The role of cytoreductive nephrectomy for patients with advanced clear cell renal cancer (ccRCC) who present with a synchronous renal mass and metastasis is uncertain. The current standard of care is cytoreductive nephrectomy followed by vascular endothelial growth factor (VEGF) tyrosine kinase inhibitor (TKI) therapy.1 The use of nephrectomy in metastatic disease was established prior to the development of VEGF TKIs.2,3 This sequence has not been prospectively evaluated in the era of VEGF-targeted therapy, although large recent retrospective series suggest that nephrectomy is still associated with a survival benefit in unselected patients.4 A potential problem with this sequence is that there is a substantial delay in starting VEGF-targeted therapy while patients are recovering from the nephrectomy. This is of particular concern for patients with aggressive disease or poor prognostic features for whom any delay in disease control may be detrimental.4-6
An alternative approach is to give upfront systemic therapy prior to the nephrectomy. This has theoretical advantages in that systemic therapy can commence more rapidly, and there may be substantial shrinkage of the primary tumor, facilitating surgery. It is also possible that this upfront approach selects out patients with rapidly progressive VEGF-resistant disease who have a short life expectancy and may not benefit from nephrectomy.5,7 There are also potential risks to this approach. Nephrectomy may enhance the systemic response to VEGF therapy by reducing the tumor burden. Also, substantial time off systemic therapy is required during the perioperative period, which may allow for the development of resistance to therapy. Finally, it has been reported in previous small safety studies that although this upfront approach is feasible, surgery may be more complex due to additional treatment-related necrosis and delayed wound healing.7,8 Therefore, in this study we planned to prospectively evaluate the efficacy of this upfront approach by giving up to 14 weeks of pazopanib hydrochloride therapy prior to nephrectomy.
Biomarker analysis from tissue sampled prior to therapy has not resulted in predictive markers in ccRCC.9 We hypothesized that tissue taken before and during therapy may facilitate biomarker discovery. Due to the nature of the design of this study, sequential tissue was available from pretreatment samples and at the time of surgery, allowing for assessment of biomarker evaluation on treatment.
The study population included treatment-naive patients with histologically confirmed metastatic ccRCC. Patients were required to be fit for both pazopanib therapy and nephrectomy, have adequate end organ function, be able to give informed consent, and have an Eastern Cooperative Oncology Group performance status of 0 or 1. Patients who had previously undergone nephrectomy for renal cancer were excluded. Other exclusion criteria focused on contraindications for pazopanib therapy such as uncontrolled bleeding, hypertension, or cardiovascular disease.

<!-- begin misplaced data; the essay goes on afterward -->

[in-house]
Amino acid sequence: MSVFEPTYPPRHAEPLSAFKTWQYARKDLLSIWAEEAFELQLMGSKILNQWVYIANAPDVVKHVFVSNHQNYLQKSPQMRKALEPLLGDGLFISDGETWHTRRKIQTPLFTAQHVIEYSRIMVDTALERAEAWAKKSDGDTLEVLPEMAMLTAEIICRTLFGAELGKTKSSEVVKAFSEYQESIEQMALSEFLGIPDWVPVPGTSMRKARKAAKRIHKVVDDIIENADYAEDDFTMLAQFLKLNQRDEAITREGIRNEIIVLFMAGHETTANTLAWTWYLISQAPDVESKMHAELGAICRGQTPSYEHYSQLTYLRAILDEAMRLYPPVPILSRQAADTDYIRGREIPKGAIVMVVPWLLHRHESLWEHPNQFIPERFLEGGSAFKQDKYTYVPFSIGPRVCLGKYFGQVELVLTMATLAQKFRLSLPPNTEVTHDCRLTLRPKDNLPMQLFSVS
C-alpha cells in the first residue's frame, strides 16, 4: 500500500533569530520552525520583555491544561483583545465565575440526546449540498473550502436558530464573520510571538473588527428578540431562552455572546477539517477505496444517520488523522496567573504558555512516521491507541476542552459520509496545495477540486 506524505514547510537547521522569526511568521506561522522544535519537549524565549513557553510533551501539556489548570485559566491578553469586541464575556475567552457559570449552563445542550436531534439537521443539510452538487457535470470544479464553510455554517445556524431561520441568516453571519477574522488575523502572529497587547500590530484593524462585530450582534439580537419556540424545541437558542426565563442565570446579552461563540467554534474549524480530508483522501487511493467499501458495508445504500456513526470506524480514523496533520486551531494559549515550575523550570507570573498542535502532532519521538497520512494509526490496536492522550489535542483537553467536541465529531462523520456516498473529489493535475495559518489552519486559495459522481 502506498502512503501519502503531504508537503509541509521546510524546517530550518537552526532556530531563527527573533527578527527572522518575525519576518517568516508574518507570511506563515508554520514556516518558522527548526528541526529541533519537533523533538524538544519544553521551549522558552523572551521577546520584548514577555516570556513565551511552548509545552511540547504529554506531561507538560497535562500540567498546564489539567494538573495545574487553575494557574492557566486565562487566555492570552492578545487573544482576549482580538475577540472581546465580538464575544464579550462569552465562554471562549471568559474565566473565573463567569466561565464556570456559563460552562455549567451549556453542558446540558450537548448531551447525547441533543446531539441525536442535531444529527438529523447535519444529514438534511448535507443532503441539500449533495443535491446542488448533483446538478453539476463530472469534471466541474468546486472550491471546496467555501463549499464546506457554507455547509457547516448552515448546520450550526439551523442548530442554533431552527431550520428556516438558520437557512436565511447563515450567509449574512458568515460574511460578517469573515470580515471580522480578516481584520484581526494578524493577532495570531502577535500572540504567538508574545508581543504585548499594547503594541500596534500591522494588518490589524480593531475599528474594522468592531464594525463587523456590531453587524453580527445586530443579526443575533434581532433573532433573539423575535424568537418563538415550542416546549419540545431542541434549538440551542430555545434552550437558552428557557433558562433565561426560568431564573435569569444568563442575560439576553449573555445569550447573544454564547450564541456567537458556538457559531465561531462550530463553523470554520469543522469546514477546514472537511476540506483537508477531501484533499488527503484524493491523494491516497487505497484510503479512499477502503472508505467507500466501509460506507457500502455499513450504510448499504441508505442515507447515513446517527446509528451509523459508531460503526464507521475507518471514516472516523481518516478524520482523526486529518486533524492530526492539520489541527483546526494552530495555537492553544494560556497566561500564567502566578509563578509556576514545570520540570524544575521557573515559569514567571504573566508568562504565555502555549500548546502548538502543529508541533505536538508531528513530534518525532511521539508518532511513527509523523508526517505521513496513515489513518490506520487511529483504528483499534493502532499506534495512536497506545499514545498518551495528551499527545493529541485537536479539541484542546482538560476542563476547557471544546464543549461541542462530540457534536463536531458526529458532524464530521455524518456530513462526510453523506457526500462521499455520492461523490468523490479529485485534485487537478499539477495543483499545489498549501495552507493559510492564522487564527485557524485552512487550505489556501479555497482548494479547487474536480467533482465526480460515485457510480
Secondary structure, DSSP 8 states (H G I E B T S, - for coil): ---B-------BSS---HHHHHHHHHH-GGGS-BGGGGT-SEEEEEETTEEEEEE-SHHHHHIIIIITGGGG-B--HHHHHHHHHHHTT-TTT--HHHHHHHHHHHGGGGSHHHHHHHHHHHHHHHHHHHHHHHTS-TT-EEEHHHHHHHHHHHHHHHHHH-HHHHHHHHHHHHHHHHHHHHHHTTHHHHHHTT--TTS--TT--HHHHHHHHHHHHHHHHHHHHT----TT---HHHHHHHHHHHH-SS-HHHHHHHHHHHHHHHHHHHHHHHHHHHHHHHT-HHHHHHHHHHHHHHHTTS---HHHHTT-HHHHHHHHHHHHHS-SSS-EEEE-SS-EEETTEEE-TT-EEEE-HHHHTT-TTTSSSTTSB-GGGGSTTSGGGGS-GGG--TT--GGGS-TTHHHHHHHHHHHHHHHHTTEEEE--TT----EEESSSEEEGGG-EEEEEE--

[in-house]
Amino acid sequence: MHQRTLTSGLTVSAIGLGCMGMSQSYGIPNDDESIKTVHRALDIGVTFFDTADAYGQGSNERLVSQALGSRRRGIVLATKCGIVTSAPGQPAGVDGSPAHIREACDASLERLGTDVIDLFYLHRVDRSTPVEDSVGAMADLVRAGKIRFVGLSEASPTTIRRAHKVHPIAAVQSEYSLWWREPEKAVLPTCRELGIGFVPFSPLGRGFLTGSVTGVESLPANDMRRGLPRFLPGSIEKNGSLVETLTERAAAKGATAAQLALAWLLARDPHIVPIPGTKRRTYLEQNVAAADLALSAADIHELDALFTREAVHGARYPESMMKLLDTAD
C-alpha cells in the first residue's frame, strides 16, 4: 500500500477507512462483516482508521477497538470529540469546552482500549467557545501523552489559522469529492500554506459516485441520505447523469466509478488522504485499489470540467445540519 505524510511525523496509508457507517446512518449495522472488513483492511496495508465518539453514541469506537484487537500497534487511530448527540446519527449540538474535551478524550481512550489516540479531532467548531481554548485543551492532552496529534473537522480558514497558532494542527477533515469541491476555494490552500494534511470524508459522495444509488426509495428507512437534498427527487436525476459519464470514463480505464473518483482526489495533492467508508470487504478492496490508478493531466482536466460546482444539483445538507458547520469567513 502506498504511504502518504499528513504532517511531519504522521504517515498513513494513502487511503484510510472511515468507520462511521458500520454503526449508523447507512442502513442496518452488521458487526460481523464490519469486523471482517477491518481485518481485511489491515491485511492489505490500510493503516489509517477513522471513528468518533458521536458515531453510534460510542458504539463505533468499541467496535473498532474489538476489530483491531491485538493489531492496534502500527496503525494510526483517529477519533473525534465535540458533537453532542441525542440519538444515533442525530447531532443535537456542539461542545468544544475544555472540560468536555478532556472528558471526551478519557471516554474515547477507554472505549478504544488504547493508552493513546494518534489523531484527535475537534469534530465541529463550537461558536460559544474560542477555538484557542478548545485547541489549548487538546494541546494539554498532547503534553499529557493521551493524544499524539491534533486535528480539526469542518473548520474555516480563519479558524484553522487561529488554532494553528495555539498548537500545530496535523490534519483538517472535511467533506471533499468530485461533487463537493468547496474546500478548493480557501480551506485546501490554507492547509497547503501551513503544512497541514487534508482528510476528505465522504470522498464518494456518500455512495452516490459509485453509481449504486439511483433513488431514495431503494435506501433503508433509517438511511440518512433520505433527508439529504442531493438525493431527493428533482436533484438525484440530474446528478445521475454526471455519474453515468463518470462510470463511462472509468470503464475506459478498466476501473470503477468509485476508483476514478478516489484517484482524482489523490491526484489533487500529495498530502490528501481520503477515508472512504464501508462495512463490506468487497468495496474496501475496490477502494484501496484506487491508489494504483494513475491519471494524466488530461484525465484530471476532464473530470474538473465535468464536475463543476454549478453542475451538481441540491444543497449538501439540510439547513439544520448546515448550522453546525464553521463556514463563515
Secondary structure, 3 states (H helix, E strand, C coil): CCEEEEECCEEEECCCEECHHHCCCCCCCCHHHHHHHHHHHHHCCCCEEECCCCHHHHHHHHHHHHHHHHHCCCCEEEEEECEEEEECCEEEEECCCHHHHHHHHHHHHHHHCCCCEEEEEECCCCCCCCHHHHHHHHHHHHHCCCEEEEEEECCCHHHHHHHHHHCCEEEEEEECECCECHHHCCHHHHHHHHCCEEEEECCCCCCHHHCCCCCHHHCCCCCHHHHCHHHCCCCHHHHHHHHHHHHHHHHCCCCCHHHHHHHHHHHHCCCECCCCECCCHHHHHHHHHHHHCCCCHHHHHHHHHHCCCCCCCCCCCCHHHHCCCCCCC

This was a multicenter single-arm trial enrolling from 12 centers across the United Kingdom. The study received appropriate ethical and regulatory approval from the London–South East Research Ethics Committee (NCT01512186). All patients provided written informed consent.
Patients were planned to receive 12 to 14 weeks of pazopanib hydrochloride (800 mg daily) prior to cytoreductive nephrectomy (open or laparoscopic), which took place at least 48 hours after the last dose of systemic treatment. A 14-day treatment break was required after surgery. Pazopanib therapy was then continued every 6 weeks, until disease progression was recorded. Patients who exhibited disease progression during the treatment break were allowed to continue pazopanib therapy if it was deemed to be of clinical benefit. Dose reductions of pazopanib followed standard guidelines. Surgery could be brought forward on the basis of clinical grounds after discussion with the medical monitor. Treatment delays of up to 28 days were permitted.
The primary end point of the trial was to achieve a clinical benefit rate of greater than 75% at the time of the presurgical tumor assessment. Clinical benefit was defined as no clinical or radiological progression of disease (Response Evaluation Criteria in Solid Tumors version 1.1 [RECIST v1.1]). The numbers of fully evaluable patients (95) were generated using Simon 2-stage optimal design. The study had a 90% chance of concluding that pazopanib is active if the true clinical benefit rate was 75% or more but only a 5% chance of concluding it was active if the clinical benefit was less than 60%. An interim analysis occurred after recruitment of the first 34 patients, 22 of whom needed stabilization to proceed to the second stage. Because the primary end point was clinical benefit at 12 to 14 weeks, it was planned to recruit approximately 125 patients to account for patients who drop out during this period.
Secondary end points included progression-free survival (PFS) by RECIST v1.1, overall survival (OS), the frequency of adverse events by Common Terminology Criteria for Adverse Events, version 4.0, and the evaluation of surgical complications by Clavien-Dindo classification. Disease assessment was performed at baseline, 6 weeks into systemic treatment, before nephrectomy (12-14 weeks after initiation of pazopanib therapy), 6 weeks after nephrectomy, and then at intervals of 12 weeks. Radiology review occurred according to investigator assessment.